A stencil that appeared in Kyiv around UPA day. The letters read UPA, the Ukrainian initials for Ukrainian Insurgent Army, which was an organization that fought both the German and Soviet occupations of Ukraine during WWII. UPA was active in Western Ukraine until the early 1950s. Many of those people descended from UPA veterans and supporters were for the OR. (Note: anyone who may think that UPA was an anti-Semitic institution, and who may think that many of the descendants of UPA veterans and supporters that became involved in oranizing behind the OR are in large part today neo-Nazis, simply needs to become better informed.)



Anonymous said...

The National Alliance website looks OK, but one of the ones they link to is a little worrying. The Gaidamaka site sports such pearls as:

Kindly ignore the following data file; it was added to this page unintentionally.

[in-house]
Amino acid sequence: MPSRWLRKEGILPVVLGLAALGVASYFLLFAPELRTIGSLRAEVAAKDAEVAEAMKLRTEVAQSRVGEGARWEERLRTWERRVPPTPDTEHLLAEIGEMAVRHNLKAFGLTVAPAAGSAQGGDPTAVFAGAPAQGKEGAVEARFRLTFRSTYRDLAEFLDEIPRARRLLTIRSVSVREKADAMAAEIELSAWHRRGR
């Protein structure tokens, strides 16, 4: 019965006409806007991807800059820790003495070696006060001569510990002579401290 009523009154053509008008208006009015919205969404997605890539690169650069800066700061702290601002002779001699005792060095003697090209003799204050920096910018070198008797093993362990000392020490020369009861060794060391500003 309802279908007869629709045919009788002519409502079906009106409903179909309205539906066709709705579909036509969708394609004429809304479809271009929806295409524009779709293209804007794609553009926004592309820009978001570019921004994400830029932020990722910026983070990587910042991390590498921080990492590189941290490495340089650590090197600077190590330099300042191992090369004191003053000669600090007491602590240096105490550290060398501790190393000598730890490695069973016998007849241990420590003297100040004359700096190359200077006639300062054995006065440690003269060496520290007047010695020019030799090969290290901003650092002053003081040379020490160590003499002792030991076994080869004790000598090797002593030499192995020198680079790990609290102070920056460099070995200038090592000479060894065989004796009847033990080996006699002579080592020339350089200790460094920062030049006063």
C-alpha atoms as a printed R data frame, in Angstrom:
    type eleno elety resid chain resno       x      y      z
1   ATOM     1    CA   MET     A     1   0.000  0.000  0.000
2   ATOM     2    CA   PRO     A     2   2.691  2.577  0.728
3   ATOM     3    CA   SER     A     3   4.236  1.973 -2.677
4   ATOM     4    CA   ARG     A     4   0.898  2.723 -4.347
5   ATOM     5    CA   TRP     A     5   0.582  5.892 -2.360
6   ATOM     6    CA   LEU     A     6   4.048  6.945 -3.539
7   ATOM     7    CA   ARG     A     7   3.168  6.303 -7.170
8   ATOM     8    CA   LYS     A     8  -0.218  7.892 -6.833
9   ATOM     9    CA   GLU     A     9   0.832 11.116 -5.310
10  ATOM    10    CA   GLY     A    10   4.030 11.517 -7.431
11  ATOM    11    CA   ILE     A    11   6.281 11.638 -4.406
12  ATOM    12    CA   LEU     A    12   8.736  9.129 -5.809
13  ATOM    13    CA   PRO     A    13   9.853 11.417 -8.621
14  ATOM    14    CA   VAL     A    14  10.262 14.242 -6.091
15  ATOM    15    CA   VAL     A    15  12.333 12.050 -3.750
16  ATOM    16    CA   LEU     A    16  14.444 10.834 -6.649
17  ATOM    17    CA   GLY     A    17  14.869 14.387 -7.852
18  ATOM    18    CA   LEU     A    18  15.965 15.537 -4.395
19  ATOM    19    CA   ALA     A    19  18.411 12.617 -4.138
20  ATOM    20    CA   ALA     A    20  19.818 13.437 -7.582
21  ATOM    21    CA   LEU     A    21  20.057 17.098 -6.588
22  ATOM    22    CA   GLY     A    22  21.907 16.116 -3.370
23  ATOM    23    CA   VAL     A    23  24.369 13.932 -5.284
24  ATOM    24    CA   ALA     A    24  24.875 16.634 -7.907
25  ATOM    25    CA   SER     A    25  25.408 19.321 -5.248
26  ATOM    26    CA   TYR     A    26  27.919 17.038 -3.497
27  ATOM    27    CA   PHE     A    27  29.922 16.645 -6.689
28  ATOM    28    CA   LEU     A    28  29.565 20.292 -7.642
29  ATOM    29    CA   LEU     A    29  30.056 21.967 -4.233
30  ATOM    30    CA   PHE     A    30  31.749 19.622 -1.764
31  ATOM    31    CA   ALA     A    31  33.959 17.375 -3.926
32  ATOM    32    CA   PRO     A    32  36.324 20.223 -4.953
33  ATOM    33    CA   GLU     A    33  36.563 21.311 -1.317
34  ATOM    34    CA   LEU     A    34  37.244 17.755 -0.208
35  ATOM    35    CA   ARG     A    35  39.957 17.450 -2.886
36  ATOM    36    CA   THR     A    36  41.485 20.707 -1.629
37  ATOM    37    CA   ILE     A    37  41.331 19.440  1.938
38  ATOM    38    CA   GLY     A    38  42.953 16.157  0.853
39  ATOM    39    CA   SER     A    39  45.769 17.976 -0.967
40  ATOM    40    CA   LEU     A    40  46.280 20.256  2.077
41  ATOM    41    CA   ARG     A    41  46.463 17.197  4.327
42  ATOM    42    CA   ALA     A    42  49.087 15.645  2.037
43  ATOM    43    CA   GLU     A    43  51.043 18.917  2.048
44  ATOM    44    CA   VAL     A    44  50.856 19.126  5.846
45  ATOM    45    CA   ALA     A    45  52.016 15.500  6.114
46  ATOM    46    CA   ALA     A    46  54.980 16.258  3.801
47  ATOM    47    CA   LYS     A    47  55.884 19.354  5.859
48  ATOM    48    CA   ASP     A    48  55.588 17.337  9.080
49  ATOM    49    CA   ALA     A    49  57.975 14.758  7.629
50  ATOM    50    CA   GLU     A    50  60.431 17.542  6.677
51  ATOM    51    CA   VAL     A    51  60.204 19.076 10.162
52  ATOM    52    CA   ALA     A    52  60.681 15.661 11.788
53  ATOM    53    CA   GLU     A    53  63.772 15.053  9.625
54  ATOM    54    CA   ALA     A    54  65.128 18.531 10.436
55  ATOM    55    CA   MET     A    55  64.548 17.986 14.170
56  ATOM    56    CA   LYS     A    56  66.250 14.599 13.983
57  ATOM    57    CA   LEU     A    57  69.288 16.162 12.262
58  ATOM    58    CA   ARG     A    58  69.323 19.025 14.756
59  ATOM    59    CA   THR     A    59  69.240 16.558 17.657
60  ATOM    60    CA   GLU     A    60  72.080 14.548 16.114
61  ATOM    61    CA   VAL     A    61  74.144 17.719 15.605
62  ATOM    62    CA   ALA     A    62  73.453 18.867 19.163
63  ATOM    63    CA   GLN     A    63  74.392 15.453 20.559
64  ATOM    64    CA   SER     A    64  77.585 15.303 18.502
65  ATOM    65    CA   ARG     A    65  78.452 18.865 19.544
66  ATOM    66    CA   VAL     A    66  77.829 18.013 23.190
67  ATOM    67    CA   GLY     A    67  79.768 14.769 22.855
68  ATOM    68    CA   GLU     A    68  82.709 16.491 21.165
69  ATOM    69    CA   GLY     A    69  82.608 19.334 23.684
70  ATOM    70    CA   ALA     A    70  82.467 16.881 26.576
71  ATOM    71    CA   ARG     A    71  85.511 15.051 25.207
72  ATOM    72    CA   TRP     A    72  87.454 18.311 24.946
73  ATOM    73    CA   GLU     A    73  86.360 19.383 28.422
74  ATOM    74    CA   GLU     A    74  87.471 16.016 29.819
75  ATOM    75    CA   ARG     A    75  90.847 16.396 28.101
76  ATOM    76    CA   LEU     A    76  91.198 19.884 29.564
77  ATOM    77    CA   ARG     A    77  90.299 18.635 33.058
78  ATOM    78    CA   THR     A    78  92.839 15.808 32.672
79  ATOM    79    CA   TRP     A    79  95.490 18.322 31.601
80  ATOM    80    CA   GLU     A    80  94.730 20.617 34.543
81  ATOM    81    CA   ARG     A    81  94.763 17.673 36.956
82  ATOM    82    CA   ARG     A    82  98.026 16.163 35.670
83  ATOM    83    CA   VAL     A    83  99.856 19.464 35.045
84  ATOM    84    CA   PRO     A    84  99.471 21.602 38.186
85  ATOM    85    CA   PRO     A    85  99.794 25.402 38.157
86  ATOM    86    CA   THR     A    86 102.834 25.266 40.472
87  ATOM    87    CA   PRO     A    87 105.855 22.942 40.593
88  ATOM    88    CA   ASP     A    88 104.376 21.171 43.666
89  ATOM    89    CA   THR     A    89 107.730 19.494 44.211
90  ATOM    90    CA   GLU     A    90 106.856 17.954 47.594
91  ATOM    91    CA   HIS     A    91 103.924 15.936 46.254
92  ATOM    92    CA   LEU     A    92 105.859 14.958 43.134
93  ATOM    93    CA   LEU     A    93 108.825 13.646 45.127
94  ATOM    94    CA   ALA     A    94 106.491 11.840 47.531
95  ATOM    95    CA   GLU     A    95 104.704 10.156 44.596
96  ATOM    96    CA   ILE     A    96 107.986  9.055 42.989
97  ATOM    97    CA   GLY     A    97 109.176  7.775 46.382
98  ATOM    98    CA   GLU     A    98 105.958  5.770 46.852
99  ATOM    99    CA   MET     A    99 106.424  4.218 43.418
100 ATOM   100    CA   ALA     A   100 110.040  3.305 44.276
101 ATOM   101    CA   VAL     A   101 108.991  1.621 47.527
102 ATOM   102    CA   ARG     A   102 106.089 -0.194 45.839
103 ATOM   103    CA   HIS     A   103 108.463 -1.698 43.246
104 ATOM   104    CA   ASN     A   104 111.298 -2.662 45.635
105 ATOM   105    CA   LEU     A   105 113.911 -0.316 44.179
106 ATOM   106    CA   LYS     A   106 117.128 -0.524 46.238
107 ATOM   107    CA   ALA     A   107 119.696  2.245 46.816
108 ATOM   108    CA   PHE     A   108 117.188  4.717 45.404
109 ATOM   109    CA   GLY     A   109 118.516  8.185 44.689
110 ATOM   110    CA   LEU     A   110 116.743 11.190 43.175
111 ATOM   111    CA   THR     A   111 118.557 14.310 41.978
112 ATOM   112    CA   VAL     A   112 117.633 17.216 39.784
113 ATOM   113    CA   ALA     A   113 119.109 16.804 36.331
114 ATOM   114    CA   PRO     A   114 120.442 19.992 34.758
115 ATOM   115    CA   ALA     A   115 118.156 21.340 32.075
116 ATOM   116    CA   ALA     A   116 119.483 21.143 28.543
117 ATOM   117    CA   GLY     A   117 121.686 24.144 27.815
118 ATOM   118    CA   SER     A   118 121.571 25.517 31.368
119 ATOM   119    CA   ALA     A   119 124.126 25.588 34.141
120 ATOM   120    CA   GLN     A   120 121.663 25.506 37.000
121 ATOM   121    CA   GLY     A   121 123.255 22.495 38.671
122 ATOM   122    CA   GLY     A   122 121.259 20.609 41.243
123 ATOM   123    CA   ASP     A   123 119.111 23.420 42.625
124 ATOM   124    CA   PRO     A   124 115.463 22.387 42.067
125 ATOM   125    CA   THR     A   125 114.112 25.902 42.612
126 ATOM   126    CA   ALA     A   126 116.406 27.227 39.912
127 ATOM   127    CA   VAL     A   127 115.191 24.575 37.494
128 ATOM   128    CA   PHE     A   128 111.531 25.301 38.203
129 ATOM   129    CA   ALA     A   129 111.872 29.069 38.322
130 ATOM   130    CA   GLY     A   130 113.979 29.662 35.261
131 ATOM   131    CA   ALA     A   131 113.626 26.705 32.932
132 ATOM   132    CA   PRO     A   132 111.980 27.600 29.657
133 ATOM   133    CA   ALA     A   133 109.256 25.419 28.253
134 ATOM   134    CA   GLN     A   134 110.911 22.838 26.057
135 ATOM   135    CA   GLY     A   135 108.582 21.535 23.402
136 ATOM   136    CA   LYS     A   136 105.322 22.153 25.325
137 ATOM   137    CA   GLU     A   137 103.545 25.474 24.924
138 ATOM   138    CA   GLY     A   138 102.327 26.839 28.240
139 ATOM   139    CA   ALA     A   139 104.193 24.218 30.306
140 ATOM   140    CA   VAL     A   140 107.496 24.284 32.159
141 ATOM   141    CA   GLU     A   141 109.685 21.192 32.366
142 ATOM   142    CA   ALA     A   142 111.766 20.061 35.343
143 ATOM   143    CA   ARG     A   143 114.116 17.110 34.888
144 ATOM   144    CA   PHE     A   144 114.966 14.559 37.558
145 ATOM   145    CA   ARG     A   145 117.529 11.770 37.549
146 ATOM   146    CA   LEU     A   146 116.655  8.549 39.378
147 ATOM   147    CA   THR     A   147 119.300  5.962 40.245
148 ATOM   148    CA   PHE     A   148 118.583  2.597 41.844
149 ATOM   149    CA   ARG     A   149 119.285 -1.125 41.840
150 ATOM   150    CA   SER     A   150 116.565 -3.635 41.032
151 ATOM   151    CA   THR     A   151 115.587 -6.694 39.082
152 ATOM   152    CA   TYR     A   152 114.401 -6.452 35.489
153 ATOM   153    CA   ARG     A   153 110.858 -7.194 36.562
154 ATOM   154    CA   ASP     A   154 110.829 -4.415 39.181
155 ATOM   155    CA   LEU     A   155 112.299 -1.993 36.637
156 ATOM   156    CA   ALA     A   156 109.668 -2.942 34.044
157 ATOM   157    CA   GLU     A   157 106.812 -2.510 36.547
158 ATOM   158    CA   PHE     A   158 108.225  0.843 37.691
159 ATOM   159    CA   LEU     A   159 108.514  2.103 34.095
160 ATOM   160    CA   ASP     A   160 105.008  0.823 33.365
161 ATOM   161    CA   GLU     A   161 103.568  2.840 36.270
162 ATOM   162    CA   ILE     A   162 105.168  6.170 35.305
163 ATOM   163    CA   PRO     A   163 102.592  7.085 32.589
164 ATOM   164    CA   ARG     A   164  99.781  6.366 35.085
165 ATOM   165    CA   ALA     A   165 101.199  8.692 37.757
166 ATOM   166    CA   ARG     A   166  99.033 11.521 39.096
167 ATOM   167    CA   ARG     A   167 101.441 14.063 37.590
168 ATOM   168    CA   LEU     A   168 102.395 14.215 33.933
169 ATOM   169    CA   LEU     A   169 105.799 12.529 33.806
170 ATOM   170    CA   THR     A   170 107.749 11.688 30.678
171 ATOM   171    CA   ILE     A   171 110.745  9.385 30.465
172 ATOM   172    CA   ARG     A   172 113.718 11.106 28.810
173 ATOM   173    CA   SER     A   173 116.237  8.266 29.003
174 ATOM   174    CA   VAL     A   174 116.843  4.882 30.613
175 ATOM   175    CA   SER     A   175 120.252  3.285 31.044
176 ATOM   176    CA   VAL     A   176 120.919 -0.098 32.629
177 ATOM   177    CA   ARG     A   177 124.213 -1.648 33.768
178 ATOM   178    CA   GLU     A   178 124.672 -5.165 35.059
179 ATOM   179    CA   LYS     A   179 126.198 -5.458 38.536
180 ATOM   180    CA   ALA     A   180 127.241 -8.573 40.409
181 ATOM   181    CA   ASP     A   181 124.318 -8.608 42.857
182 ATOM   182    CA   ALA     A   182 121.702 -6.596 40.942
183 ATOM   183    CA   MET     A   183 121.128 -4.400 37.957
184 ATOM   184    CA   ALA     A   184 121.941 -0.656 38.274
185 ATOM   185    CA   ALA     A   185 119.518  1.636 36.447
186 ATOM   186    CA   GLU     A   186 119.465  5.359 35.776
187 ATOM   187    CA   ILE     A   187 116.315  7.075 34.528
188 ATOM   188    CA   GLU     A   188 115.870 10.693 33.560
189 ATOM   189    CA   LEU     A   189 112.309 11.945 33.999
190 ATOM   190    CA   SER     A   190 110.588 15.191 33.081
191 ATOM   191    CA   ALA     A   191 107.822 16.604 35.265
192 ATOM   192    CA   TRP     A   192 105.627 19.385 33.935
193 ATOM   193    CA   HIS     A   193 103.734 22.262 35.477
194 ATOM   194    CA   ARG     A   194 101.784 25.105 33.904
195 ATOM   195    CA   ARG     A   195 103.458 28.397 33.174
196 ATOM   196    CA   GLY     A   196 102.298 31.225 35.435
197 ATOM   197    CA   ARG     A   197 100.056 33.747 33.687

"Іноді навіть не треба створювати речення. Достатньо обмежитися голим схематизмом. Набором прізвищ. Актуальних прізвищ на межі асоціативного ряду.

Бжезинський, Олбрайт, Сорос, Березовський, Гельман, Павловський, Сурков, Путін, Абрамович, Нємцов, Вексельберг, Тимошенко, Бєлковський, Ющенко, Чумаченко, Порошенко, Червоненко, Жванія, Третьяков, Мартиненко, Мороз, Рабиновіч, Волков, Симоненко, Коломойський, Тарута, Ахмєтов, Суркіси, Пінчук, Медведчук, Леваєв, Фельдман, Кравчук. Нікого не забули? Головні, так би мовити, фігуранти. Що об’єднує їх? Що розділяє? Чого і скільки серед них у відсотковому відношенні? І головне – чого від них очікувати?

Запитань накопичилося багато. Чому за результатом свої діянь вони так подібні одне на одного? Протилежні тексти – однаковий результат. А чому, власне, результат однаковий? Можливо, результат однаковий тому, що фігуранти підібрані відповідні?

Вищевказану сукупність слід аналізувати тверезо, без зайвих емоцій. І робити висновки. Раціональні радикальні механістичні висновки. Під час викидання сміття виконувати танго недоцільно. "